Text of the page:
New Australia-first tool aims to improve service delivery to children and families
Child Development Atlas Project Manager Megan Bell and GIS Specialist Scott Sims
A sophisticated new mapping tool plans to link data from multiple government agencies to identify locations in Western Australia that could be more efficiently targeted by service providers to improve the health and well-being of children in the State.
Telethon Kids Director Professor Jonathan Carapetis said the Child Development Atlas would use geo-spatial technology to inform policy making, research and service delivery, as well as improve coordination between service providers. This technology maps population-level data, grouped into levels of geography (e.g., suburbs), so that patterns in the data can be more readily identified and used for service planning and delivery.
The Atlas will be created thanks to The Ian Potter Foundation which has given a grant of $406,743 over three years to the Telethon Kids Institute who will partner with Western Australian Government agencies to develop the Atlas.
The first stage of the project will be to complete a thorough feasibility analysis which will be completed in the first half of 2018.
The idea for the Atlas came from the Institute’s innovative Developmental Pathways Project (DPP) team which has pioneered population-level data linkage across multiple government service sectors in WA, and the Government agencies they work with. The DPP links de-identified population-level data from WA government departments and agencies to investigate risk and protective factors which lead to differences in developmental outcomes for children and youth.
“Our Developmental Pathways Project team has led the nation with its research used to inform whole of government intervention and prevention strategies, and evaluate and monitor existing initiatives and policies,” Professor Carapetis said. “The Atlas will take this work a step further by building an interactive tool to develop comprehensive child developmental, health, and social profiles by combining data from Human Service departments, such as Health, Education and Communities, and overlaying this data with details of services provided to children within WA.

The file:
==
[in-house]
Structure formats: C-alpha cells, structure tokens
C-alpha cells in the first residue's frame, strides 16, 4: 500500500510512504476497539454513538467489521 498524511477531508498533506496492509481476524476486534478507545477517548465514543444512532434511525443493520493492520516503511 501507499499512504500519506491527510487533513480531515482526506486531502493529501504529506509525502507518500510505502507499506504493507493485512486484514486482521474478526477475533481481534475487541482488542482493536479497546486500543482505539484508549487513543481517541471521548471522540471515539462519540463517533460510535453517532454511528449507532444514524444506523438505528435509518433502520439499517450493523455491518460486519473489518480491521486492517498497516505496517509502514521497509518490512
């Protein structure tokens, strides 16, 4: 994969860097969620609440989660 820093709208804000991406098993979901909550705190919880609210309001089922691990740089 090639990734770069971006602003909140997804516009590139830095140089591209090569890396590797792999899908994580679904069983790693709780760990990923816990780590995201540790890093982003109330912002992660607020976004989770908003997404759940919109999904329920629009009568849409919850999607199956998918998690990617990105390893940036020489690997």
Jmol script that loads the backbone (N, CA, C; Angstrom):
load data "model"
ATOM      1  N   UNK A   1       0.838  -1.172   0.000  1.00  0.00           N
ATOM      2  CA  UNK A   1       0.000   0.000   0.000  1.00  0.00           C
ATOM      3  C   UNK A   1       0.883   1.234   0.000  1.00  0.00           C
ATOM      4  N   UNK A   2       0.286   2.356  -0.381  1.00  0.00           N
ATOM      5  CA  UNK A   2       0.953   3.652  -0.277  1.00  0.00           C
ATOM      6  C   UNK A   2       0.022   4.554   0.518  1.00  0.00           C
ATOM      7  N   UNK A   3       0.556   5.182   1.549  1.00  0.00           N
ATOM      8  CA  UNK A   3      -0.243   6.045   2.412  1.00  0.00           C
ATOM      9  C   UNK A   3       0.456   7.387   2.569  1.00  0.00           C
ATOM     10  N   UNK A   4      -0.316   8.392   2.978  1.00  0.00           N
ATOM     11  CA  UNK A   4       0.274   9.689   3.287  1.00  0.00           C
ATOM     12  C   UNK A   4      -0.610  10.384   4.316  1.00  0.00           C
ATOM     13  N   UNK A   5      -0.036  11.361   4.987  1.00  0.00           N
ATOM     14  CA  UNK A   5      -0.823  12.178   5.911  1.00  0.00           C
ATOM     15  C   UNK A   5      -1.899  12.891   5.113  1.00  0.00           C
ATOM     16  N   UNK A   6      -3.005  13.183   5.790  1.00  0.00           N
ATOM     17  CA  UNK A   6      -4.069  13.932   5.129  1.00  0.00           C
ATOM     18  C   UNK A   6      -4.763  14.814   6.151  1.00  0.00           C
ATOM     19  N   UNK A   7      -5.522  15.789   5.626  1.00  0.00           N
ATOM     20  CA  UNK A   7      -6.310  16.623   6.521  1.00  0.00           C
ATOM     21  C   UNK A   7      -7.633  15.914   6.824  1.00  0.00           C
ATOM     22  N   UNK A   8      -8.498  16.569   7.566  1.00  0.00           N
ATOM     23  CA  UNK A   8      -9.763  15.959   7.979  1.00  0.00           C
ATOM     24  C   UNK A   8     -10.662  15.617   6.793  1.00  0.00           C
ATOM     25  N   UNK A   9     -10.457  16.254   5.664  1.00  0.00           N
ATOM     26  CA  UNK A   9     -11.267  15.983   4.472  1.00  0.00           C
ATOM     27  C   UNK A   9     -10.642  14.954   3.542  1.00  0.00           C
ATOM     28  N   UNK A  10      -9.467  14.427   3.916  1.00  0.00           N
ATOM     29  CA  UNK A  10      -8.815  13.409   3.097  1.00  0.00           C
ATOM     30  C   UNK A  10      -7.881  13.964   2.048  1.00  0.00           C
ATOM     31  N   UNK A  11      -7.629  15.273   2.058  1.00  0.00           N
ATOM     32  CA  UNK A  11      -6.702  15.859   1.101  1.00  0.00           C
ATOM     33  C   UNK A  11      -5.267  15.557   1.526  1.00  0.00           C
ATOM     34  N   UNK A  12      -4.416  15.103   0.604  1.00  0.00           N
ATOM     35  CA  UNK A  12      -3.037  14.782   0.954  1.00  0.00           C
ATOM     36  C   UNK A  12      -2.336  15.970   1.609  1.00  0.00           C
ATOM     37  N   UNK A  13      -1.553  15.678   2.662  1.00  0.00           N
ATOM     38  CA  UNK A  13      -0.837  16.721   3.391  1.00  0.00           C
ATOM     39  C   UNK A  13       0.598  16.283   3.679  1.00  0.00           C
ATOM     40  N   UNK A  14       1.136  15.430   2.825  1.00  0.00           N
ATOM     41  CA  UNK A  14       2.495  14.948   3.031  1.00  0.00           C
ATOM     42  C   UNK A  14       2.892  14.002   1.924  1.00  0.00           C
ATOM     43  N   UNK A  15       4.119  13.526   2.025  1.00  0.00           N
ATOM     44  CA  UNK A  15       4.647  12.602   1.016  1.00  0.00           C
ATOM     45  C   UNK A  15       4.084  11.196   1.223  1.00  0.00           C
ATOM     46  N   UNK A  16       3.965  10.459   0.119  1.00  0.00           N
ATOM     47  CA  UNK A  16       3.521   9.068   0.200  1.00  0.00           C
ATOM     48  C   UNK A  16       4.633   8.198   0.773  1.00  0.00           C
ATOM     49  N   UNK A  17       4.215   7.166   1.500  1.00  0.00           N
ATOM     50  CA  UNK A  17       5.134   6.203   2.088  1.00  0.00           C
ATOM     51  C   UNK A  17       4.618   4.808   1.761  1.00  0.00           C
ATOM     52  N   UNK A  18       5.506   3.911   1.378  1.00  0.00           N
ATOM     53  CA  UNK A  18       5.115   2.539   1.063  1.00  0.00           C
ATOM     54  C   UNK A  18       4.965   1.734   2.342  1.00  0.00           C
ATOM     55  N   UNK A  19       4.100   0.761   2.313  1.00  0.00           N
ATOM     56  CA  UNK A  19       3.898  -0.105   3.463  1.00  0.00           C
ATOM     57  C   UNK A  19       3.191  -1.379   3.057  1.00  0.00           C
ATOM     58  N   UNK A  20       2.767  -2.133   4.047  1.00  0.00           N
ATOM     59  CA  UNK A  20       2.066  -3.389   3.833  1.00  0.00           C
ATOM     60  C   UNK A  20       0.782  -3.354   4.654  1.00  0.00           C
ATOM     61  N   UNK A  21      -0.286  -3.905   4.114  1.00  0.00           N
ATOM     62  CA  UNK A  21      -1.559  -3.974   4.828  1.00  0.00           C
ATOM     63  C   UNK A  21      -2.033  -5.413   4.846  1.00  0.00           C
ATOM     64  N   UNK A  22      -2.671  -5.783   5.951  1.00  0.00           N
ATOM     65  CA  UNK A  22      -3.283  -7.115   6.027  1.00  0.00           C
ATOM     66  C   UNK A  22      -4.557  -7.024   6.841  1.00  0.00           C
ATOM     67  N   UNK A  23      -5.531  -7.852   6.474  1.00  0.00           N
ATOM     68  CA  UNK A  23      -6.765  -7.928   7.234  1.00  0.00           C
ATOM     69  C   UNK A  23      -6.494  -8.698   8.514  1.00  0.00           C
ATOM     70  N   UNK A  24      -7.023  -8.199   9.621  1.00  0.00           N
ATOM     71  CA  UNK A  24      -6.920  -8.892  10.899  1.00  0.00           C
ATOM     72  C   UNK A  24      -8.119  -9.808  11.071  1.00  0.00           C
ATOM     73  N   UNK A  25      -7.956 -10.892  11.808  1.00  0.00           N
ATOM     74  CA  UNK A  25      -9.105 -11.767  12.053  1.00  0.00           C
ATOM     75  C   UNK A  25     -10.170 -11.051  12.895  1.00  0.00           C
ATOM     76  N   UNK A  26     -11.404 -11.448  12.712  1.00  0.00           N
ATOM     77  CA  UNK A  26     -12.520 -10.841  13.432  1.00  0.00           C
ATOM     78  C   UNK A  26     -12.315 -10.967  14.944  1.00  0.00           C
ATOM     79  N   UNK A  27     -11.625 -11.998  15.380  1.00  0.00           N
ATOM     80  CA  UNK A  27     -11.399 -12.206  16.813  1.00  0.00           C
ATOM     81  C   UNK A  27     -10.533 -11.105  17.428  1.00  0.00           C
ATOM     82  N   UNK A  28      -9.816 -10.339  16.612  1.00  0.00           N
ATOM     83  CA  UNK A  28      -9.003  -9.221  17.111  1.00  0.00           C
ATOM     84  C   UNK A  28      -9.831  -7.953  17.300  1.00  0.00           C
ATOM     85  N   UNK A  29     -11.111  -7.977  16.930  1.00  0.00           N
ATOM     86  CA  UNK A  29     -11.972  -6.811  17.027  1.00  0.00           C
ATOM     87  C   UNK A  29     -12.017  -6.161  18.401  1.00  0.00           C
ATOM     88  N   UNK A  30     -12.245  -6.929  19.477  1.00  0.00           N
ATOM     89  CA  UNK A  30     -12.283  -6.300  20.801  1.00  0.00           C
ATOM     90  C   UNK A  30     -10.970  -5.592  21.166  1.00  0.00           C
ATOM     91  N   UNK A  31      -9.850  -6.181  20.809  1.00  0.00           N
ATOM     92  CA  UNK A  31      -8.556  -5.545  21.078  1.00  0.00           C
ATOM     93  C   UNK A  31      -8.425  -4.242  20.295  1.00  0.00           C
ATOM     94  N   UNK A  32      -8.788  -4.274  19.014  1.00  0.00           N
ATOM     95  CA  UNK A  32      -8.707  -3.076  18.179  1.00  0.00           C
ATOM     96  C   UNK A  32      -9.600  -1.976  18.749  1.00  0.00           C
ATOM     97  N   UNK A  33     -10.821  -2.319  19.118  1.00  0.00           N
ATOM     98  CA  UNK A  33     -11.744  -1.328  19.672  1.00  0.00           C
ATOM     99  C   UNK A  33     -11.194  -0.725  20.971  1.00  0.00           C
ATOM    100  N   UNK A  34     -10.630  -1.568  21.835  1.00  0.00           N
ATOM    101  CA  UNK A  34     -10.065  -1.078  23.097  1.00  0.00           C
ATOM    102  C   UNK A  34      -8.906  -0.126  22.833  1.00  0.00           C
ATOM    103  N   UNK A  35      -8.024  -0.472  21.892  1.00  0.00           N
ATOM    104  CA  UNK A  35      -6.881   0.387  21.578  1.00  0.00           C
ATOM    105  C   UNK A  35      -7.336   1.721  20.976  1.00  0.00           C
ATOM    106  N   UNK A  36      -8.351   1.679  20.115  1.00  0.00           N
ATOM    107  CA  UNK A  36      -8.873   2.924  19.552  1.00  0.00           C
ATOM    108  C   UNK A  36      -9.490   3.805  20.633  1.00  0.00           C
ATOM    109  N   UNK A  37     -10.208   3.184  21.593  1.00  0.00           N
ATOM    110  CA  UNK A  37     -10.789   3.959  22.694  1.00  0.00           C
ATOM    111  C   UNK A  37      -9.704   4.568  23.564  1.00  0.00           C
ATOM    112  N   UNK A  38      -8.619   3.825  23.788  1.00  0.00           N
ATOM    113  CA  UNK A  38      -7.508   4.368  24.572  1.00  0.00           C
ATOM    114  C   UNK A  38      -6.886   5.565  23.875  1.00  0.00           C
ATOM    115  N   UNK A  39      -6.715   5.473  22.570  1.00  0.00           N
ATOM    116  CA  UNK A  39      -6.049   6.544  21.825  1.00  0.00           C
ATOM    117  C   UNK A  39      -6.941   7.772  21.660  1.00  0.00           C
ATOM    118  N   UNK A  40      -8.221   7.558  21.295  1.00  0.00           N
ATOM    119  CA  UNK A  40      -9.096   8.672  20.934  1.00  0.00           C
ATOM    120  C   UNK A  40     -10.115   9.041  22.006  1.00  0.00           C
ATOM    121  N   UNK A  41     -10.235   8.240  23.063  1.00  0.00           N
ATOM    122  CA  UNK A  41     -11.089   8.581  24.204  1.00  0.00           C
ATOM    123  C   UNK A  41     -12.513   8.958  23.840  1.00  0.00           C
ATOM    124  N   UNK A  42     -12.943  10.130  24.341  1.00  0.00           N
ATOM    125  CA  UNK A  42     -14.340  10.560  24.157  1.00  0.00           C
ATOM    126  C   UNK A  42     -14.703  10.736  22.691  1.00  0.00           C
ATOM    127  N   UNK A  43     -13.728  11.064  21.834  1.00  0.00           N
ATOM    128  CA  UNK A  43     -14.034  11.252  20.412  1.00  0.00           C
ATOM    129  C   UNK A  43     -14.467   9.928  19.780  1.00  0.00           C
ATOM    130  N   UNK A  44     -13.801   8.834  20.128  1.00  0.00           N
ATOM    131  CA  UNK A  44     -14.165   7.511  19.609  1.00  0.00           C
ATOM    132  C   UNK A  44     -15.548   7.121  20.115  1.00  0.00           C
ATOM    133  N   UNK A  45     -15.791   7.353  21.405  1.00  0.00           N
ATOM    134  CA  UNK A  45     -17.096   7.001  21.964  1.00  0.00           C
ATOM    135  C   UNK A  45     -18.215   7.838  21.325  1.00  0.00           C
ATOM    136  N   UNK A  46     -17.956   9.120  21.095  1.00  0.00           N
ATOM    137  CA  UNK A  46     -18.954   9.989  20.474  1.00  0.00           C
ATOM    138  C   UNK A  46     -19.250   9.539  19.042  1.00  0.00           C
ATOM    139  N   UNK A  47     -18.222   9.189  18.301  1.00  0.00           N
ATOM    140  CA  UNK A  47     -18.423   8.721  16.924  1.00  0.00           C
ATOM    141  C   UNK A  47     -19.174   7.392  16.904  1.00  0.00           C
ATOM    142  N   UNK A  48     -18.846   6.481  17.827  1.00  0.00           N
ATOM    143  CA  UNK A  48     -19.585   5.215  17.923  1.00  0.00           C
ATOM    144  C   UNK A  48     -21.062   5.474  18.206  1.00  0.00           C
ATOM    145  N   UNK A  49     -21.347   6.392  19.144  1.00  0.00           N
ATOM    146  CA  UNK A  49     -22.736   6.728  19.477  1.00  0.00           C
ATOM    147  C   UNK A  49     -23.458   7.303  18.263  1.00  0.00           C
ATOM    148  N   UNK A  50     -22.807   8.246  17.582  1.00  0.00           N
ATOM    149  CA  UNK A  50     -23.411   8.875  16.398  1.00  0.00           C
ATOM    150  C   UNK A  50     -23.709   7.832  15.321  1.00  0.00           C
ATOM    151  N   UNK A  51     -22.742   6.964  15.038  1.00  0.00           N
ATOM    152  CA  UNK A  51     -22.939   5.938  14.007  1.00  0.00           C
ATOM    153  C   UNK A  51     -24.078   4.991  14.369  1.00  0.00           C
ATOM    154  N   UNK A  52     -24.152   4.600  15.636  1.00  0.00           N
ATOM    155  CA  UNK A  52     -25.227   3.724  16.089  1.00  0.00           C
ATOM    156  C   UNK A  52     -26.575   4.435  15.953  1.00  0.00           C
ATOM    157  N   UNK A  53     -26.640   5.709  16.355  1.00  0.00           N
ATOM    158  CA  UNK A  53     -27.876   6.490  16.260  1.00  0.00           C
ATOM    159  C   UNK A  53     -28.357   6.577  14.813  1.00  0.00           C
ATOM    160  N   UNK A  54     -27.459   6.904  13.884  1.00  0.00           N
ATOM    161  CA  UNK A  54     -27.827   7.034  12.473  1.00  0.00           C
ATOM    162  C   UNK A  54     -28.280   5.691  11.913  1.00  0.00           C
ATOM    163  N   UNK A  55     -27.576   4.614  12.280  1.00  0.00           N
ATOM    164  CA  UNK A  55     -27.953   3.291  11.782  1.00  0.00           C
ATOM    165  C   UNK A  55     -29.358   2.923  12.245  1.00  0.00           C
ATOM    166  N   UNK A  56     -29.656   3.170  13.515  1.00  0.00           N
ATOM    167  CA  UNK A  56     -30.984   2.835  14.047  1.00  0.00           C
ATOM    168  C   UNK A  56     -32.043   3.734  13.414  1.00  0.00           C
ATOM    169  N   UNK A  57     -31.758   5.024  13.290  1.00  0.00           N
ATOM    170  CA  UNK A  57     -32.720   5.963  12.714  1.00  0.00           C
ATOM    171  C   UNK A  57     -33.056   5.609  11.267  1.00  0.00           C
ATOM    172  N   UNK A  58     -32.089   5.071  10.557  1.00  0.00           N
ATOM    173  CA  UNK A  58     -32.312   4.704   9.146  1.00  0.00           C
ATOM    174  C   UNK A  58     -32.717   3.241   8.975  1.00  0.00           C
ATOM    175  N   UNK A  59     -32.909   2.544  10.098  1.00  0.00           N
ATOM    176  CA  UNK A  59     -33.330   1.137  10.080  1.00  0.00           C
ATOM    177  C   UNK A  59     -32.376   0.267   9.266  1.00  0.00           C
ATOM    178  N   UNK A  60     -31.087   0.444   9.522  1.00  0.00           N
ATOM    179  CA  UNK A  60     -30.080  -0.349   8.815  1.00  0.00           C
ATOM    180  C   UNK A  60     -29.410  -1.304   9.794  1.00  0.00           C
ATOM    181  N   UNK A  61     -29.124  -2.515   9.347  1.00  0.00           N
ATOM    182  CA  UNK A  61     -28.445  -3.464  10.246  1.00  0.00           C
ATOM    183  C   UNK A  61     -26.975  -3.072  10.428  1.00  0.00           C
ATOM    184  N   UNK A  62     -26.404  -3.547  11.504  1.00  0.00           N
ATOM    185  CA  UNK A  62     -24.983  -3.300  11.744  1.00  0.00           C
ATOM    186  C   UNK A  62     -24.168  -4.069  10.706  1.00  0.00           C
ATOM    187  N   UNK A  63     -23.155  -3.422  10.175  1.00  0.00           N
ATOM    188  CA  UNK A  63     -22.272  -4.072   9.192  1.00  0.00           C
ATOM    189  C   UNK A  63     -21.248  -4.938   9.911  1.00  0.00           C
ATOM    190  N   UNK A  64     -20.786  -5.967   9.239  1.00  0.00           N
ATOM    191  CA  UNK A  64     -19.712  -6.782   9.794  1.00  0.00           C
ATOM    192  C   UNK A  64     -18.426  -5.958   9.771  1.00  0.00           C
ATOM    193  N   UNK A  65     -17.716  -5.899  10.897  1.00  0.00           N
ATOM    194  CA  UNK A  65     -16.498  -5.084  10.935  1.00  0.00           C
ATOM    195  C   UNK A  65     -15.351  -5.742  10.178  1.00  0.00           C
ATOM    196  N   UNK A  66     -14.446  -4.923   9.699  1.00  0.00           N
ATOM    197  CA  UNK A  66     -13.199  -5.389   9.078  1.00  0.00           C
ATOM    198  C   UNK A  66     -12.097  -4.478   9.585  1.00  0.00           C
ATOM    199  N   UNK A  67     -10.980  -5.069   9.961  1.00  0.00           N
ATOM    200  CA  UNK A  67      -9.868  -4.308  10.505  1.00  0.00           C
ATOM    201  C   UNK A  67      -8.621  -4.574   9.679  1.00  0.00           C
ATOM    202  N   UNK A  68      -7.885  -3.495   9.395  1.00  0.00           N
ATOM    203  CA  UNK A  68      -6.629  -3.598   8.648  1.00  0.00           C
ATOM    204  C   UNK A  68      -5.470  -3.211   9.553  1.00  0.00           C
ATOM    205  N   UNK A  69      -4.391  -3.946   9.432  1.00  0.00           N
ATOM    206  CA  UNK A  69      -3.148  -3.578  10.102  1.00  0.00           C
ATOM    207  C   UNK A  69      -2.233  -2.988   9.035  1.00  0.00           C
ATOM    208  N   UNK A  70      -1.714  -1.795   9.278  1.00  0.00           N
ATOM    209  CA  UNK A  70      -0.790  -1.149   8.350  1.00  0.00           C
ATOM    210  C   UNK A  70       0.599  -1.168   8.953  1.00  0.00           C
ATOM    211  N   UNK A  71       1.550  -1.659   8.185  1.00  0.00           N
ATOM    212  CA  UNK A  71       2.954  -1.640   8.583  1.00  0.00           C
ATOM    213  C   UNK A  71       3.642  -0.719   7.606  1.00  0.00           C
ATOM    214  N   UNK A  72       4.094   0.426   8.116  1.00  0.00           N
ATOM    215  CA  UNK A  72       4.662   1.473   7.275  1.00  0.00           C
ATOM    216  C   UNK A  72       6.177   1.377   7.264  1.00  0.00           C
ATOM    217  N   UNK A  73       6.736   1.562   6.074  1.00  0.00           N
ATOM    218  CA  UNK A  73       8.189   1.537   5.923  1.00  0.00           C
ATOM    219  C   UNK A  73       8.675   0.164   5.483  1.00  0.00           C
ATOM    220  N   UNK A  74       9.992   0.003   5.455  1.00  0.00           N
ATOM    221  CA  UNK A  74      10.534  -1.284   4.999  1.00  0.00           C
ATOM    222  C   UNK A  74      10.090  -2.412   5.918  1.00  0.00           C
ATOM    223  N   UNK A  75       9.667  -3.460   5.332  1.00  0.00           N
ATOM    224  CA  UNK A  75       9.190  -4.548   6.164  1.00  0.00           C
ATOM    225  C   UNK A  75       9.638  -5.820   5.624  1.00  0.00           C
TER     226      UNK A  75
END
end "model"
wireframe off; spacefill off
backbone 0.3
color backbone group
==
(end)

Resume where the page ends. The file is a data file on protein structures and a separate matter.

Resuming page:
“The success of the DPP’s work to date has relied upon the strong partnership it has with State Government agencies for the past 12 years and we look forward to continuing this collaboration as we jointly develop this Australia-first tool.”
The development of the Atlas will also be supported by CoLab, a new partnership between the Telethon Kids Institute and the Minderoo Foundation.
CoLab Director Professor Donna Cross said the Atlas would support collaboration and coordination of services across the government, which was one of CoLab’s key aims.
“The Atlas will enable evaluation of communities and services over time, and encourage long term planning for communities in need, which is what is desperately needed,” Professor Cross said.
Minderoo Foundation Chief Executive Officer Nicola Forrest said the Child Development Atlas would address the critical need to holistically understand the services available for children and families.
“With this understanding we can more effectively target community needs and enable better outcomes for children,” Mrs Forrest said. “The Minderoo Foundation is delighted that the Ian Potter Foundation has partnered with CoLab in developing this initiative and looks forward to ongoing collaboration.”
Mr Charles Goode AC, Chair of The Ian Potter Foundation said the Foundation was pleased to support the Child Development Atlas, the first resource of its kind in Australia to bring together a range of data sources that were specifically focused on children's development.
“The Atlas will provide a comprehensive map for Government, communities and services to use in planning, service delivery and policy making resulting in targeted and better integrated services and interventions that will improve children’s learning, wellbeing and development in Western Australia,” Mr Goode said.
The Atlas will be used to:
quickly identify the proportion of children with particular outcomes, by area (eg., mental and physical health, literacy and numeracy scores, poor school attendance);
profile a selected geographic area relative to the WA average, such as a report on rates of child development outcomes, demographics, and/or environmental variables;
identify child and family-oriented program and service locations by geographic area;
obtain baseline and subsequent data for evaluation (from multiple data sources); and
monitor trends in child development and wellbeing.